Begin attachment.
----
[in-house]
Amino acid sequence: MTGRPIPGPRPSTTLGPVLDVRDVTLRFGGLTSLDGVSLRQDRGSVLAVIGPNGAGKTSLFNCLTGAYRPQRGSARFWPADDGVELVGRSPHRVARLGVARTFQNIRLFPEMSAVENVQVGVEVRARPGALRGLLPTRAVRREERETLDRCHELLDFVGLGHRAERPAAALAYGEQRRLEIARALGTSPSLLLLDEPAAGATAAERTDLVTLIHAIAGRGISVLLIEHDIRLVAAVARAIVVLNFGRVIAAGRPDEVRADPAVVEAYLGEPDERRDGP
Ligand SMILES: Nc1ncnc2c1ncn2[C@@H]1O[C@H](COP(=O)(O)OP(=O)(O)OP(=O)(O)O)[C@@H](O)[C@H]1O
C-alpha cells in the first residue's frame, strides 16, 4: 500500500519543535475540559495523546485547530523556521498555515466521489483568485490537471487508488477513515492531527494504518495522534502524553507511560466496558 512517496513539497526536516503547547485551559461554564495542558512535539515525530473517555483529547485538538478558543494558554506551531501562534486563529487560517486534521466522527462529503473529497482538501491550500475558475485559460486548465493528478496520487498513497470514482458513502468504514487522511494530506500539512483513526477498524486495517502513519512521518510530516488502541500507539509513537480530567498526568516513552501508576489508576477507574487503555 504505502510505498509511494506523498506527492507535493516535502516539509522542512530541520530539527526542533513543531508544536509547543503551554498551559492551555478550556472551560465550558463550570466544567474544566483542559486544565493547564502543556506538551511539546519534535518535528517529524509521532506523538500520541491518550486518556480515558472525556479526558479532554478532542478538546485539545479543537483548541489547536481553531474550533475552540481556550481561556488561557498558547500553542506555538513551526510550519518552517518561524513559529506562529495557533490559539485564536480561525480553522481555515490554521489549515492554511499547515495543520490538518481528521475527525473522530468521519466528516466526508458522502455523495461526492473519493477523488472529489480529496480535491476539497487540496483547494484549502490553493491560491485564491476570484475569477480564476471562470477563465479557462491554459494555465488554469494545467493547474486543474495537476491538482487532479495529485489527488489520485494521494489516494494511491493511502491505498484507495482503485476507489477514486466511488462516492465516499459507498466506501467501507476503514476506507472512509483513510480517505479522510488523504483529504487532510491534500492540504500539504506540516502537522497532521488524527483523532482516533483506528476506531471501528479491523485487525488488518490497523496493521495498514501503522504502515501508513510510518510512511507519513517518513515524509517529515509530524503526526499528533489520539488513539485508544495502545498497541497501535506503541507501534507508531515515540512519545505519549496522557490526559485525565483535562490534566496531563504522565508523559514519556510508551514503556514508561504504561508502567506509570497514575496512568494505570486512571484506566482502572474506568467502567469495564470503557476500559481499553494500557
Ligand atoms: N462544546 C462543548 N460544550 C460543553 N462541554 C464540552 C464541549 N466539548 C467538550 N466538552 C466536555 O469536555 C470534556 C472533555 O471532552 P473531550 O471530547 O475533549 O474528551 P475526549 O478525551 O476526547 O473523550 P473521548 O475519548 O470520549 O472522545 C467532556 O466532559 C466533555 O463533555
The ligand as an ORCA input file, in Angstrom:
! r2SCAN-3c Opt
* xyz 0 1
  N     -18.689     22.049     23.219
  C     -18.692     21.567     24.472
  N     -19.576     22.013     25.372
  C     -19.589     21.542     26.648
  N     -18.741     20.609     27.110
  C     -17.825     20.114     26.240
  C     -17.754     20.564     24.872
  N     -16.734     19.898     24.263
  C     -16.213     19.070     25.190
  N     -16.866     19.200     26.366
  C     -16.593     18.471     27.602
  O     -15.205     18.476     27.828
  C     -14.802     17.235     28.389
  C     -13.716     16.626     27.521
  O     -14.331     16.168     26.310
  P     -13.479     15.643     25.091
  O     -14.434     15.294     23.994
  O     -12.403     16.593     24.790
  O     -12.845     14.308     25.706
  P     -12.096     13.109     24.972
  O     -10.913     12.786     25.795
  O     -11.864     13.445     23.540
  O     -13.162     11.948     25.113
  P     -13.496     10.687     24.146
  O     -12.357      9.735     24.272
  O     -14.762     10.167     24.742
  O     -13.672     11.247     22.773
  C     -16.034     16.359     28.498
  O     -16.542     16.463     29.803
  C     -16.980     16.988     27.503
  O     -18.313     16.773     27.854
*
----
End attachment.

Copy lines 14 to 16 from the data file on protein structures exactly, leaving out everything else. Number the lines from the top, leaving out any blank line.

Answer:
  C     -17.825     20.114     26.240
  C     -17.754     20.564     24.872
  N     -16.734     19.898     24.263